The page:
The first campaign I executed at Museum of Freemasonry, before the rebrand and introduction of new website and communication channels was a  temporary exhibition called Bejewelled: Badges, Brotherhood and Identity. It focused on the traditions and meanings of the badges of the freemasons, which they call ‘jewels’. With plans already afoot there were three months until launch. With just one Twitter account, an outdated website and no CRM, the focus would be on high-impact local advertising and publicity.

Of the little audience data we had, we knew that Egyptology is a recognisable cross-over interest in the museum going public. Therefore, as the lead item I chose a 19th-century Egyptian-inspired Authors Lodge jewel to reflect the Art Deco style of the exhibition design. This instantly recognisable historical artefact with mysterious symbols made it the perfect attention-grabbing image.

The strategy for this campaign was to get museum goers with an interest in decorative arts to visit by demonstrating the diverse and mysterious quality of the objects on display.

The London-based agency Midas PR were recruited to manage the publicity for the exhibition, using a suite of luxurious object photography from the exhibition. This collection represented that diversity, rarity and mysterious nature of the freemasons’ unique treasures.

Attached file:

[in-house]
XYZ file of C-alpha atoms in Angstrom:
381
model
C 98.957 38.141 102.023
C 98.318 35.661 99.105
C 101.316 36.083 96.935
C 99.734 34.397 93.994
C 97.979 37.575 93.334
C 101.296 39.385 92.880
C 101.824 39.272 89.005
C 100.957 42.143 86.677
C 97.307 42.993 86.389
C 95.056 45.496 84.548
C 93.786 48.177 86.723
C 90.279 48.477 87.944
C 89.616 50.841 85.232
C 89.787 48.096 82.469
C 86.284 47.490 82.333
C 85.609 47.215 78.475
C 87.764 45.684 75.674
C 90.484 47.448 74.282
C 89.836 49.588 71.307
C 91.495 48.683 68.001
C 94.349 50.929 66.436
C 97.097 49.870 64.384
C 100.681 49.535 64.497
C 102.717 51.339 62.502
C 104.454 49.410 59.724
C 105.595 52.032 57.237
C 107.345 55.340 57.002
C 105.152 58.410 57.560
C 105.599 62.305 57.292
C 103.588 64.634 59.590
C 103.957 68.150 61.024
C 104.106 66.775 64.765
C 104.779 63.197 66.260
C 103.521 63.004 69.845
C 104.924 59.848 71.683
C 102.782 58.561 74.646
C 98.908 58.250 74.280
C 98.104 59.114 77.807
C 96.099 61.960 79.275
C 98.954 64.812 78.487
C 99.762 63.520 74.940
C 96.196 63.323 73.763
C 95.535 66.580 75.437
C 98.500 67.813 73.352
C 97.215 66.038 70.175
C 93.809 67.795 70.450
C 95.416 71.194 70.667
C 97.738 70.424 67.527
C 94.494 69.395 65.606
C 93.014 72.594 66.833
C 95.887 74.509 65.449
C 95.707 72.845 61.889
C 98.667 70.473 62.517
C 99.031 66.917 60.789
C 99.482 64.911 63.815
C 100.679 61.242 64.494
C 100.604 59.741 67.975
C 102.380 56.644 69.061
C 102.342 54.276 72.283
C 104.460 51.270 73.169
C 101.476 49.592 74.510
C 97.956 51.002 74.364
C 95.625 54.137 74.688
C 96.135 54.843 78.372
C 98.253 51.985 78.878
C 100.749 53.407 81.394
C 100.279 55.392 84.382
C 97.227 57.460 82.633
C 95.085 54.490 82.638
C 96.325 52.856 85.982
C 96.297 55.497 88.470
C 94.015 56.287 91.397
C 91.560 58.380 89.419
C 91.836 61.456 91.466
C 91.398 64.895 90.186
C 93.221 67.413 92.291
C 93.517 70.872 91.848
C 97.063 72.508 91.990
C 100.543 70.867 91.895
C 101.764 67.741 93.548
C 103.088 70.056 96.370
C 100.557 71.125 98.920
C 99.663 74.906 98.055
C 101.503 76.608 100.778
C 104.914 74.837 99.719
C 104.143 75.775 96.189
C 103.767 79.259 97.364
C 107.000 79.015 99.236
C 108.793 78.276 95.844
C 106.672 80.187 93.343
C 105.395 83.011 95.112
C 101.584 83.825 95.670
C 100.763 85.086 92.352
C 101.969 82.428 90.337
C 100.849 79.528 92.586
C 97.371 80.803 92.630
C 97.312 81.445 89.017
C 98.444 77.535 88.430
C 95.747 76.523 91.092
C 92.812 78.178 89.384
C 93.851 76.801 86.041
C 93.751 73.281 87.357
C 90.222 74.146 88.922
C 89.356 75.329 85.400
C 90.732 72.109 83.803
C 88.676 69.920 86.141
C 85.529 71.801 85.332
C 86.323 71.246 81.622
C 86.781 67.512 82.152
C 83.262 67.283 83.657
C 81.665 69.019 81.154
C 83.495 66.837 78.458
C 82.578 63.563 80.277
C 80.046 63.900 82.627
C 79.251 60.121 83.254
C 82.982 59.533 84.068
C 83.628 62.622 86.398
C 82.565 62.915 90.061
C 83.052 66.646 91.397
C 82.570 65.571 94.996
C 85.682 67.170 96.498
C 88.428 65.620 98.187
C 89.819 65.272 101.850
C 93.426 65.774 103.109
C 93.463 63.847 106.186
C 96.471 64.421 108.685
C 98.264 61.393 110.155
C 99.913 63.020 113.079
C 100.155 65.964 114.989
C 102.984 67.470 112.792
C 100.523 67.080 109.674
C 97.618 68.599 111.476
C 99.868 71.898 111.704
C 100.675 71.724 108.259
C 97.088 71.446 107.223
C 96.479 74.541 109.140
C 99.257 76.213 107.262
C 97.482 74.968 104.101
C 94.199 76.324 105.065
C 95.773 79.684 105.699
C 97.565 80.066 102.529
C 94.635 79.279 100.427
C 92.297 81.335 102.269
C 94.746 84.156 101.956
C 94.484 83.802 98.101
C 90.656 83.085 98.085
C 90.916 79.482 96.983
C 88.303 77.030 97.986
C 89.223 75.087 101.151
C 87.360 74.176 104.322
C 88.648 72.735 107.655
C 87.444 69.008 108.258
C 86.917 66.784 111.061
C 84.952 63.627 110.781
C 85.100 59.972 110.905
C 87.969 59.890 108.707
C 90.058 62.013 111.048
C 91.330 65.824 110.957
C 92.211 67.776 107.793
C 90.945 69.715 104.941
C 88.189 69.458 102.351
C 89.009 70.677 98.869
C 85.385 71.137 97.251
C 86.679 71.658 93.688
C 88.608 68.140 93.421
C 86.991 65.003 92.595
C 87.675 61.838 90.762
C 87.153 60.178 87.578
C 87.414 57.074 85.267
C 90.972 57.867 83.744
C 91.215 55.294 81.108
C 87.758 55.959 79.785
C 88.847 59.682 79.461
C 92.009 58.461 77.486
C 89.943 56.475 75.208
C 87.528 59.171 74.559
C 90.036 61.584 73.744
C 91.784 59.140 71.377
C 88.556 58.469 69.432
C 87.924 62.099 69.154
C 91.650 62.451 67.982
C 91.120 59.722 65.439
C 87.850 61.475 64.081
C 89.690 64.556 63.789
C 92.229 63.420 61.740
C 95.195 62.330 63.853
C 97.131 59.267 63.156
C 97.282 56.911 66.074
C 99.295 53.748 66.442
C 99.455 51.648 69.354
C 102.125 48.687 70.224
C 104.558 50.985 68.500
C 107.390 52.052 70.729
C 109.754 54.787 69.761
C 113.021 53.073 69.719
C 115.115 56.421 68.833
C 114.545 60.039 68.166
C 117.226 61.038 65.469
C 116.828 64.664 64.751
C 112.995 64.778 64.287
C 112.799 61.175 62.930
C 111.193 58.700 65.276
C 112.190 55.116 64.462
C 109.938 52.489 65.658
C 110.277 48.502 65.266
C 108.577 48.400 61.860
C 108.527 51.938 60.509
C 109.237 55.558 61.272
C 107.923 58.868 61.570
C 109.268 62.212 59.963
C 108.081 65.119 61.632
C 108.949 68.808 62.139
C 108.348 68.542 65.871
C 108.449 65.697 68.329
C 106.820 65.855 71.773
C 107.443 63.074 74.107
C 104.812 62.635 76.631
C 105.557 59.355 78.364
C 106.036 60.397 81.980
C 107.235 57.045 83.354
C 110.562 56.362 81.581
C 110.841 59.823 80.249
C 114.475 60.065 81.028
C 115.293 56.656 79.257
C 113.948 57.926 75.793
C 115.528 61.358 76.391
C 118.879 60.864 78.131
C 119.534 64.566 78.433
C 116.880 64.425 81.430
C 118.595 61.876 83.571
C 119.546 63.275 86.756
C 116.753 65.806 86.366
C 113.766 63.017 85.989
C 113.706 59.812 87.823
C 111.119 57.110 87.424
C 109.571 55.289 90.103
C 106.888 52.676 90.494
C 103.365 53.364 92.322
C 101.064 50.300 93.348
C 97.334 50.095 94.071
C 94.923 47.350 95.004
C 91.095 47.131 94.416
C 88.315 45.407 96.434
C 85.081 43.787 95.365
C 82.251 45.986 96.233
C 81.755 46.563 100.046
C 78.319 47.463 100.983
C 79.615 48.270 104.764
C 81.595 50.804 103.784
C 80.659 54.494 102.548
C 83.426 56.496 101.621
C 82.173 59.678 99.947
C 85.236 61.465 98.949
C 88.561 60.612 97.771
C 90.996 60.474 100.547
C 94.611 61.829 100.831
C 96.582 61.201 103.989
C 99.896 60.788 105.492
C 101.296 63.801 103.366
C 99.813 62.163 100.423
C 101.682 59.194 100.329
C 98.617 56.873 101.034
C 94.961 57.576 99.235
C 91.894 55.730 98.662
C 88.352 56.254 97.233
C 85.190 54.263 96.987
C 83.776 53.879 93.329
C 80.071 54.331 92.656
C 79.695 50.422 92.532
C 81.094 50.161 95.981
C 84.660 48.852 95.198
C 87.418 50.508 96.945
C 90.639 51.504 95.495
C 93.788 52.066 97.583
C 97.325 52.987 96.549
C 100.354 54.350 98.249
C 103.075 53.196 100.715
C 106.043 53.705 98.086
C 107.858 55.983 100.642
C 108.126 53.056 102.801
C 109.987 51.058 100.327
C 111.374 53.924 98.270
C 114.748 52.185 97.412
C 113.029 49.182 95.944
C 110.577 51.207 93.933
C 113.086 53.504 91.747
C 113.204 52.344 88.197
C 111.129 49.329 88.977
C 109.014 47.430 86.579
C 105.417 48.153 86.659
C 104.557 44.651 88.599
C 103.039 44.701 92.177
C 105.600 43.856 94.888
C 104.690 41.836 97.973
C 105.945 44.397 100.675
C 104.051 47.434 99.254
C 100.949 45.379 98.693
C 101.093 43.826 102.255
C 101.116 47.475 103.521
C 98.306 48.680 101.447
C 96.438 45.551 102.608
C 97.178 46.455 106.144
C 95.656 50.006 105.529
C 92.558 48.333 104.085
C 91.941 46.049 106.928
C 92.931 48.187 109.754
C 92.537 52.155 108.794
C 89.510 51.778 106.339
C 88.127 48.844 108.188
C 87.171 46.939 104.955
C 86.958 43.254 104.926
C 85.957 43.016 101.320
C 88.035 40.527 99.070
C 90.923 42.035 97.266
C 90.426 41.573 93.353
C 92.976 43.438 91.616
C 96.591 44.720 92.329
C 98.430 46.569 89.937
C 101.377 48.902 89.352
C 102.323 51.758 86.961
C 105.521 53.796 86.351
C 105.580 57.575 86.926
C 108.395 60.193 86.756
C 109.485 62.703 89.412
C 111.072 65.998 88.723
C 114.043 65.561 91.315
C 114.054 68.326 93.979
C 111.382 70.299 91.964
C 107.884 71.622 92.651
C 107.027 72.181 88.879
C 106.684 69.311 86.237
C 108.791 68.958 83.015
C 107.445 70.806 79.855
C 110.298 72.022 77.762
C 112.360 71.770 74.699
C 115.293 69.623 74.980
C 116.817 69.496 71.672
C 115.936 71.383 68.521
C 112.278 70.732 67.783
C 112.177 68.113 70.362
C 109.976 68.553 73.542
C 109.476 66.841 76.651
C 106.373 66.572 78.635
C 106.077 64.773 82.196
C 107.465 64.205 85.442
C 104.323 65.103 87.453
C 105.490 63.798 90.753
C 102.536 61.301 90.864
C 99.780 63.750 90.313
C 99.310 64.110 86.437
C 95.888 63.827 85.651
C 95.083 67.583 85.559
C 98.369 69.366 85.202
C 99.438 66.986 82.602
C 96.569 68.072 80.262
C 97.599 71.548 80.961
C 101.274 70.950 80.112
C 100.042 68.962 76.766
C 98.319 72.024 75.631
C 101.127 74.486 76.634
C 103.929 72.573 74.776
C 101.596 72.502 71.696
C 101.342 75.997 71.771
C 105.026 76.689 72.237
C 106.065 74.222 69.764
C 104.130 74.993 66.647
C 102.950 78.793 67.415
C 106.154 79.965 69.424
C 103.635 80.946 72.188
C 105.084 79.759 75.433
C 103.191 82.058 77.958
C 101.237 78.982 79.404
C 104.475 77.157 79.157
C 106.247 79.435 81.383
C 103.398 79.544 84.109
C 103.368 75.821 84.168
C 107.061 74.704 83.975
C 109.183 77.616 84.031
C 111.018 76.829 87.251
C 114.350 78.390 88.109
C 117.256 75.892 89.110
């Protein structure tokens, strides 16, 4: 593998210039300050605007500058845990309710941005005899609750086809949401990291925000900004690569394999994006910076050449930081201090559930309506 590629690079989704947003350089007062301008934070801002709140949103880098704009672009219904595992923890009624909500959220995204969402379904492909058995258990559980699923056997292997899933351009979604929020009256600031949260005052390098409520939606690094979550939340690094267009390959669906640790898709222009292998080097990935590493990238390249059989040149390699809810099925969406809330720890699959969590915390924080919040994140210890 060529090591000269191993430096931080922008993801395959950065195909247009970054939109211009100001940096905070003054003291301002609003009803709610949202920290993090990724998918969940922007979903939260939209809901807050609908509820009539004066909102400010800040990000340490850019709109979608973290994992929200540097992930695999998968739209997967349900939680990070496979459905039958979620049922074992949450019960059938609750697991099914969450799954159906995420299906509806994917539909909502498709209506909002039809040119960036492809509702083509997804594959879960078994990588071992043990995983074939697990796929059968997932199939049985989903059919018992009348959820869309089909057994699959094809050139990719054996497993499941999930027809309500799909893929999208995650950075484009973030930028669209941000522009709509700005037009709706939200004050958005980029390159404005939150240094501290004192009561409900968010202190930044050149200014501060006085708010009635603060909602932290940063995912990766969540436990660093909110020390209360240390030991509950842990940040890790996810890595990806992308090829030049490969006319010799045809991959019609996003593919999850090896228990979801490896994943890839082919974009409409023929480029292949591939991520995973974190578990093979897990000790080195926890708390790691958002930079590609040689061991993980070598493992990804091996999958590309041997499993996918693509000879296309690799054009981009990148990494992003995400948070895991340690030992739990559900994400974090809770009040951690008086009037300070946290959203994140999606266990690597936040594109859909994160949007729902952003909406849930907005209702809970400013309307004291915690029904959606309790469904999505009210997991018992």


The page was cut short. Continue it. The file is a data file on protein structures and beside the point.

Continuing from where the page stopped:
A plan was arranged with Global for a London Underground poster campaign. Being based in Covent Garden we would focus on this station, as well as Holborn and along the connecting routes to other relevant museums. We used 4-sheet, 6-sheet, 12-sheet, escalator and elevator posters.

To support the PR and OOH posters a print advert was placed in the Evening Standard going out section of the Thursday edition. This would reach the targeted 25-55 year-old commutors going to and from London. There were also regular listings placed in BBC History magazine and several online listings sites like Time Out, reaching both the affinity and activity segments.

Following a hugely successful photo call, images of the exhibition flooded the wire with Reuters, AP and others spreading the word across the globe. The story was picked up regionally in the UK as well as in The Telegraph and I paper, and internationally in Singapore, Mexico, Spain, France, and more. 


Number of visitors walking through the doors: Up 27%

The exhibition activity saw a jump and diversification of visitors having reached a wider audience through the OOH and media publicity. This helped introduce the museum brand to a new market and gathered new insights for future strategies.


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